The story of Internet Object

Aamir MAniar by Mohamed Aamir Maniar 12th SEP, 2019

There is only one thing stronger than all the armies of the world: and that is an idea whose time has come. ~Victor Hugo

It was the summer of 2017, I was working on a JSON based REST API on one of the projects. The front-end was JavaScript and the backend was based on Python. I had designed and developed hundreds of REST APIs earlier. However, this time, something felt wrong; I realized that with the JSON, we were exchanging a huge amount of unnecessary information to and from the server. The structure of JSON is as such you must provide key/value pairs. You remove the keys and just pass the values; you will save a significant amount of bandwidth! Wow, why did this thought not come earlier? Well, it did, it kept coming but never remained persistent. This time it stayed there and strongly prompted me to look into that and find the solution.

I think when you have a lot of jumbled up ideas they come together slowly over a period of several years. ~Tim Berners Lee

I started sleeping with the thought; found that, carrying unnecessary bytes in the form of keys is not the only issue JSON has; it did not enforce schemas! Lack of built-in schema led to other issues such as data validations, non-clarity, extra development time, higher development cost so on and so forth. For example, every time we serialize and deserialize data, we are required to validate them. Just imagine, for one API endpoint two different client types (Desktop and Mobile) how much effort one needs to put! In many cases, you are required to validate them up to six times; while sending and receiving each at the server, desktop, and mobile! How much effort does it cost? How much time and money one can save if validations are built-in. There are libraries and frameworks which can simplify this job, still, you will have to put extra efforts! Often, those extra efforts lead to inconsistent validation mechanism.

JSON not only mixes key/values and lacks schema; it mixes data and headers (or metadata for that matter) too. It does not provide a standard way to keep them separate. For example, you want to return a large employee's collection with the pagination support, chances are, your API response might look like this.

   "count": 12342,
   "currentPage": 2,
   "pageSize": 100,
   "nextPage": ""
   "previousPage": ""
   "employees": [{...}, {...}, …]

If you look closely, this JSON document mixes the data employees with other non-data keys (headers) such as count, currentPage, and pageSize in the same response.

The Quest for a Solution

This is when I had this epiphany (Maybe epiphany is just a too heavy word to describe this 😉, you may choose to ignore it) that JSON is not the most suitable format for data exchange over the internet. JSON may be simple, easy-to-learn, and self-explanatory, but it lacks some essentials qualities. That may be because JSON was not originally built (from the scratch) for the web! It was discovered and got adopted because it happened to be the simple alternative to the complex XML. JSON simplified many things and over the period of time, through REST it drove the SOAP to that little corner where only a few people wish to go! That way, JSON has done remarkably well but, as mentioned, it lacks essentials required for the web.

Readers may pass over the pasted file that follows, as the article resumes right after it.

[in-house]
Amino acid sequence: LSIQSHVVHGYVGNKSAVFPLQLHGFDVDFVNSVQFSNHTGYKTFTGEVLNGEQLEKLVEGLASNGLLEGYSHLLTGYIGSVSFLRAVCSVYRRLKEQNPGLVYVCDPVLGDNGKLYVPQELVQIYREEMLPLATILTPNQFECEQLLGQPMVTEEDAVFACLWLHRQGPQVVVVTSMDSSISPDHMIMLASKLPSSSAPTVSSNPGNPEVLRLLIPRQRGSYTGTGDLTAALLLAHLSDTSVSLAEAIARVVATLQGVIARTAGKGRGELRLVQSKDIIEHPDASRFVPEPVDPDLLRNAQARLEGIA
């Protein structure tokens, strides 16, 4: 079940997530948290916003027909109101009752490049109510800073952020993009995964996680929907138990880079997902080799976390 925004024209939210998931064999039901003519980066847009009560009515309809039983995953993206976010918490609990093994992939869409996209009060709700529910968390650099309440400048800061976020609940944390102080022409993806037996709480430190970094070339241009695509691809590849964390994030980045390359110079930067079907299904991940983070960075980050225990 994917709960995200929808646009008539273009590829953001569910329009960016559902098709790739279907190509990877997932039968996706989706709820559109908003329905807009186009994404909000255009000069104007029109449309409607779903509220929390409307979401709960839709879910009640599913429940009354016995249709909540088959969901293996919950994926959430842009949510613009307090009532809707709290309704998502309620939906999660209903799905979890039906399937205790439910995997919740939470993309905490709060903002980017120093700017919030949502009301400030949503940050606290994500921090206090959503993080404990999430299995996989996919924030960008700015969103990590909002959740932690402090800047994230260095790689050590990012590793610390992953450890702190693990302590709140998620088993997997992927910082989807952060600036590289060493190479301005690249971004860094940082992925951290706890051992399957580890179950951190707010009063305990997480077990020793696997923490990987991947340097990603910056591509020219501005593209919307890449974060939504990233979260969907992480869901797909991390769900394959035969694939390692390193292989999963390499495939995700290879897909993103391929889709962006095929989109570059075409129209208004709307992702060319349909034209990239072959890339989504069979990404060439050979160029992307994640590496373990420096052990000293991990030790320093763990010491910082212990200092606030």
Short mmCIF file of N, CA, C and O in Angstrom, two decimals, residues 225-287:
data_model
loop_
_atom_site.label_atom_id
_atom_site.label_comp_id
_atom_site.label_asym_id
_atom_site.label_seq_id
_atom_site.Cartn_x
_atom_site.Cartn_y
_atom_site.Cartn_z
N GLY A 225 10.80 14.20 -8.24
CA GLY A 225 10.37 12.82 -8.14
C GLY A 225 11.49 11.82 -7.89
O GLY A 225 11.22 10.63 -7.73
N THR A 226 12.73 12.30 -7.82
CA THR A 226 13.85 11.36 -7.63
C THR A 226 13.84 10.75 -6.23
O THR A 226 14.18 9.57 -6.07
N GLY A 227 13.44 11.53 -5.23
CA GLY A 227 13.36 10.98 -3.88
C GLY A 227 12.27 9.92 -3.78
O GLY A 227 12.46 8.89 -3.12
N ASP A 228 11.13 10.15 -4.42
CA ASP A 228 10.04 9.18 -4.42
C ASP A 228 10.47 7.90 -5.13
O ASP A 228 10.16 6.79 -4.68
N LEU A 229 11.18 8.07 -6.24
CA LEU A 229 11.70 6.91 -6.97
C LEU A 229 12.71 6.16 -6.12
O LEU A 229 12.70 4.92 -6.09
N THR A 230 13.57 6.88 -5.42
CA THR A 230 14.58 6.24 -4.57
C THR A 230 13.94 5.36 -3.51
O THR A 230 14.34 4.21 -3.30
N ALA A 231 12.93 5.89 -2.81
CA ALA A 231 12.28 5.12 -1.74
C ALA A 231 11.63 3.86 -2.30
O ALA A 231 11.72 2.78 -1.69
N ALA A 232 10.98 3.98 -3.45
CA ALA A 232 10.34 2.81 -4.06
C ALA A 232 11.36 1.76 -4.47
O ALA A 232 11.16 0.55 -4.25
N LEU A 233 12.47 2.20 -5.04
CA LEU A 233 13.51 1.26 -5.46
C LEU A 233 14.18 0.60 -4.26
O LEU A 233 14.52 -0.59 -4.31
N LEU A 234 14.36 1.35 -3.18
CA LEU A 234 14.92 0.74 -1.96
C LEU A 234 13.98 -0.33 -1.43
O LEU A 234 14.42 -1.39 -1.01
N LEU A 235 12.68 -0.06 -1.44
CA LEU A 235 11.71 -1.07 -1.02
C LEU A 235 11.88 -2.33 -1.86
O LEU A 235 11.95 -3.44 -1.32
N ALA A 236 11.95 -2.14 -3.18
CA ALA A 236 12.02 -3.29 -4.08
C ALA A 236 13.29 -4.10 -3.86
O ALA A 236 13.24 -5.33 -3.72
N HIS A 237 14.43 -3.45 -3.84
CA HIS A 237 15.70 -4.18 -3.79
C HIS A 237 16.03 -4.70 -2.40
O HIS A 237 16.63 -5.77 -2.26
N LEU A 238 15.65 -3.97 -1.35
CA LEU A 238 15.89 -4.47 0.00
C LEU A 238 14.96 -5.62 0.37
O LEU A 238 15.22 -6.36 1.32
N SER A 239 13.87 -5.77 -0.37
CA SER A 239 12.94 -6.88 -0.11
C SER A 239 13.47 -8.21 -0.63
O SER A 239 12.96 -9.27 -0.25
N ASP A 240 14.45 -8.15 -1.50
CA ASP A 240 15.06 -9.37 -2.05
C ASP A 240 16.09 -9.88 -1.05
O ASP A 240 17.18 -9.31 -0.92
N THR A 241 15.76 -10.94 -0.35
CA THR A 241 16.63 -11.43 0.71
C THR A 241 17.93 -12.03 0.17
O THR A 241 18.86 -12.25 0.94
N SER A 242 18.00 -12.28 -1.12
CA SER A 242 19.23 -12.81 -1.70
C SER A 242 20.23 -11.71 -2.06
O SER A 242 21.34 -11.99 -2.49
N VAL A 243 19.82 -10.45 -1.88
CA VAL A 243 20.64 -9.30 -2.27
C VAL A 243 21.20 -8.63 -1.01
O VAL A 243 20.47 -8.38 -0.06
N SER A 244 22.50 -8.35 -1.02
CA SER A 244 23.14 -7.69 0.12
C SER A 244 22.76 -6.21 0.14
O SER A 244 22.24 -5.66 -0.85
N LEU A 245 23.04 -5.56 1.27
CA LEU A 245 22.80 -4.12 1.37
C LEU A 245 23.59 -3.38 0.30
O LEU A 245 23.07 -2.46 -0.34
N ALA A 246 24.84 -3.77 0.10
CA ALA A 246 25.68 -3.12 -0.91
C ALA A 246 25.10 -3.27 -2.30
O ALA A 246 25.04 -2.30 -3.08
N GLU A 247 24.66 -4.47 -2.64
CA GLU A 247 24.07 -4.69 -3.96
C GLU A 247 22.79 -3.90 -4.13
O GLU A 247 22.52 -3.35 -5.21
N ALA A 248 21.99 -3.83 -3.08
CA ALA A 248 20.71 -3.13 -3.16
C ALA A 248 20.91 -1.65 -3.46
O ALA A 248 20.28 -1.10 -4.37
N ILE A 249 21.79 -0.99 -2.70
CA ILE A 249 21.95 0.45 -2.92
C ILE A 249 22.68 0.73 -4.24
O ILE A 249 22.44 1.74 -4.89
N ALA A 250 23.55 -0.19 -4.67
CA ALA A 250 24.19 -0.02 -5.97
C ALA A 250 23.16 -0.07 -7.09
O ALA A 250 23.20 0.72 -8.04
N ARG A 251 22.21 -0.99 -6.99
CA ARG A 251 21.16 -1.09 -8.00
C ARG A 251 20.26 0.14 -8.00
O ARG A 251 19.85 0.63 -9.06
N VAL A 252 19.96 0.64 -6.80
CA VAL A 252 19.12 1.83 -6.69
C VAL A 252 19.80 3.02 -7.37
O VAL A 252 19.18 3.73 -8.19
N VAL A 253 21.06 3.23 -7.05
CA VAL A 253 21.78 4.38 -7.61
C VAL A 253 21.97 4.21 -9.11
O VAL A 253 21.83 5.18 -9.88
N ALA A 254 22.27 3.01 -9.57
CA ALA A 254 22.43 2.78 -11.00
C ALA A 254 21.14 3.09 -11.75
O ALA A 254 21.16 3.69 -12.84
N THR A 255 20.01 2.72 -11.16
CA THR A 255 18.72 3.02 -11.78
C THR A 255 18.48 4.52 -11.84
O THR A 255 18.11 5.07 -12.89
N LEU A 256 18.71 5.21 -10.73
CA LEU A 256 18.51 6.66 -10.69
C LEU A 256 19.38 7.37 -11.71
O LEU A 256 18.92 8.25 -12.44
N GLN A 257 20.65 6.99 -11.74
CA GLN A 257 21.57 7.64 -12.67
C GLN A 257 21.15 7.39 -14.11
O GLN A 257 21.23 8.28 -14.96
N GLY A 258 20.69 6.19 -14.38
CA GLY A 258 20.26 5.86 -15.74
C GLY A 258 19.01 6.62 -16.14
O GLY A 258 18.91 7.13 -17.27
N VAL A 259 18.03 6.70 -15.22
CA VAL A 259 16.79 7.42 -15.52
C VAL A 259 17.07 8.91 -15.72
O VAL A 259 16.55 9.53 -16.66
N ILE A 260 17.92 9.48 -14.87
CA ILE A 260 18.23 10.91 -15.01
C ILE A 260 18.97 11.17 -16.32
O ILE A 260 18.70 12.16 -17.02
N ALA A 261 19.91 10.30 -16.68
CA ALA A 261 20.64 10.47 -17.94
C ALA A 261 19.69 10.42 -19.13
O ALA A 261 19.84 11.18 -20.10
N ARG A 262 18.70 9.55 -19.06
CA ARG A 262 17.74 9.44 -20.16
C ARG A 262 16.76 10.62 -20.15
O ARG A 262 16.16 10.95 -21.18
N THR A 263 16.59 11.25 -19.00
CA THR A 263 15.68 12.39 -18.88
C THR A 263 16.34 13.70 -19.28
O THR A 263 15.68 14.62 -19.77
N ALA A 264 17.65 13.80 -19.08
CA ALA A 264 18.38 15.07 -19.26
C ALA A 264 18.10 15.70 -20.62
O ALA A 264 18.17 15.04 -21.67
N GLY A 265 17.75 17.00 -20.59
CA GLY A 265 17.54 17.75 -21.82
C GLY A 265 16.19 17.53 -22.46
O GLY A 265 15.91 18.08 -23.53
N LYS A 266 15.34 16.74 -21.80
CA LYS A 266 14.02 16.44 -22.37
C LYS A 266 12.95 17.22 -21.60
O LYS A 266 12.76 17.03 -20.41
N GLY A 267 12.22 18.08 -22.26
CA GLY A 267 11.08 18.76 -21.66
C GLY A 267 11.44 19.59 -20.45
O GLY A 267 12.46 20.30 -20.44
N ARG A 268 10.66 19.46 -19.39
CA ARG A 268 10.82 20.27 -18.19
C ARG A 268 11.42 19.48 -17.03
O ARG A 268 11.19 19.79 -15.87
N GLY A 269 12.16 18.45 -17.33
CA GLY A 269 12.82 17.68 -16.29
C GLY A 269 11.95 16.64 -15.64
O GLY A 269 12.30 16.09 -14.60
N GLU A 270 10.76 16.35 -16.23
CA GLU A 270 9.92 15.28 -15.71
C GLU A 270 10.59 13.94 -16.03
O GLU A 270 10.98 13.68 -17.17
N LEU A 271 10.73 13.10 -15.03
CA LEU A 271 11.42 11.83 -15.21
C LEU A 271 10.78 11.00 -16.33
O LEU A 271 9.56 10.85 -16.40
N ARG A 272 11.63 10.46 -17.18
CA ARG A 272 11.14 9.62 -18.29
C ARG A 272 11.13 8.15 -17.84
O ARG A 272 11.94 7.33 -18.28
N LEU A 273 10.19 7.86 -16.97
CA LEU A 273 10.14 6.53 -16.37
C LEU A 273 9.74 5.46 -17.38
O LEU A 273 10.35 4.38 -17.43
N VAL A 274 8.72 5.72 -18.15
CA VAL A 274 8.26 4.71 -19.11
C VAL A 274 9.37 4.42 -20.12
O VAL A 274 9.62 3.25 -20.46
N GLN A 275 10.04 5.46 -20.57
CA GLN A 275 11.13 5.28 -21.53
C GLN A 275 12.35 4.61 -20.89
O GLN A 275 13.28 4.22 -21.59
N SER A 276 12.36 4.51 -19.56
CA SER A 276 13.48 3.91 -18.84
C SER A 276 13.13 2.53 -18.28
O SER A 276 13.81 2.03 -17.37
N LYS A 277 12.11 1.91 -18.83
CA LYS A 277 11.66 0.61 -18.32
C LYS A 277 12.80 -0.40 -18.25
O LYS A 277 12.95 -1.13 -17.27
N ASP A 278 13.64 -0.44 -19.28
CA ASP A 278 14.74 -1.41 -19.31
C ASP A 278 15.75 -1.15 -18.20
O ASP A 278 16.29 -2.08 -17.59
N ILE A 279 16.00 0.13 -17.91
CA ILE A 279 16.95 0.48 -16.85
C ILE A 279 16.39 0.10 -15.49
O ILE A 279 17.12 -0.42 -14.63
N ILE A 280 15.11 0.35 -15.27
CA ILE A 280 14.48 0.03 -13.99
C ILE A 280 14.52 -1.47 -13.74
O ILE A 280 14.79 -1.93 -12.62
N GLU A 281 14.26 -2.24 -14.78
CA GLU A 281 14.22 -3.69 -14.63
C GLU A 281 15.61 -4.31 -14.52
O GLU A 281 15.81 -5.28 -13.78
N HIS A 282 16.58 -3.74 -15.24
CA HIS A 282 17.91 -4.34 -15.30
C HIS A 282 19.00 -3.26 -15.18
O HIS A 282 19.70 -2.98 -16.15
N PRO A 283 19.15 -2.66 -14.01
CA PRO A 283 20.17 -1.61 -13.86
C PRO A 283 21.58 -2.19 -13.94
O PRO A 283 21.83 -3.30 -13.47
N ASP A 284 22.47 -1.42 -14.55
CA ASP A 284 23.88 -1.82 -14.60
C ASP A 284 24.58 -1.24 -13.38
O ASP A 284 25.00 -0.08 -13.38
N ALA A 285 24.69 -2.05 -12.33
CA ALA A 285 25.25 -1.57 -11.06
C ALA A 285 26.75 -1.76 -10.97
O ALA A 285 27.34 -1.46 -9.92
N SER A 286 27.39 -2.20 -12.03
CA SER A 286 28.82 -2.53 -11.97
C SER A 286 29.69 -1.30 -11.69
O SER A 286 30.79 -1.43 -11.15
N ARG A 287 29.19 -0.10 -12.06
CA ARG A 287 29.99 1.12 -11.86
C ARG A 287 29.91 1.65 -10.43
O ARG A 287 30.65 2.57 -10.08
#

While I was going through that phase; the following queries popped-up my mind.

  1. What are the best ways to remove the keys and other unnecessary bytes from the JSON document?
  2. How can we split the document into data and definition so that only data can be sent over the wire?
  3. Why can't the format parsers, serializers, & deserializers have the ability to validate the data itself?
  4. Should the format support the streaming of the data over the wire? So that instead of entirely sending in one go, can we send it in parts?
  5. Can we efficiently handle meta-data (such as records count, error details)?

The Internet Object

Having identified the problems; I was eager to solve them. I started working on the new design and In this quest, I looked into many existing formats, approaches, and mechanisms. These included JSON, SGML, XML, SOAP, CSV, YML, HTML, MIME and many others. Some of them were not data-interchange formats at the core, but they offered something inspiring. I figured the new web serialization format must have the following qualities.

  1. Thin and compact: It must serialize data into the compact and smallest possible size.
  2. Schema oriented: It must have a built-in schema with strong validation support.
  3. Well structured: It must keep data and metadata (or headers) separate.
  4. Simple and Easy: It must be simple, human-readable, Unicode based format which is easy to get started and work with.
The Internet Object

While researching, one name frequently flashed into my mind. That name was "Internet Object". That made sense because it represents a data object that travels through the web and the internet, Very soon, I started calling it "The Internet Object"

It's not an experiment if you know it's going to work ~Jeff Bezos

The Internet Object became my favorite side project. Whenever I had time to spare, I'd work on new designs and formats. I continuously tested those draft designs by running various cases against them. I spoke with many developers and tech-architects in the circle. Ultimately, after two years, I am almost ready to tell the world that something interesting is coming up very soon. So, please stay tuned!

Best Regards
Mohamed Aamir Maniar

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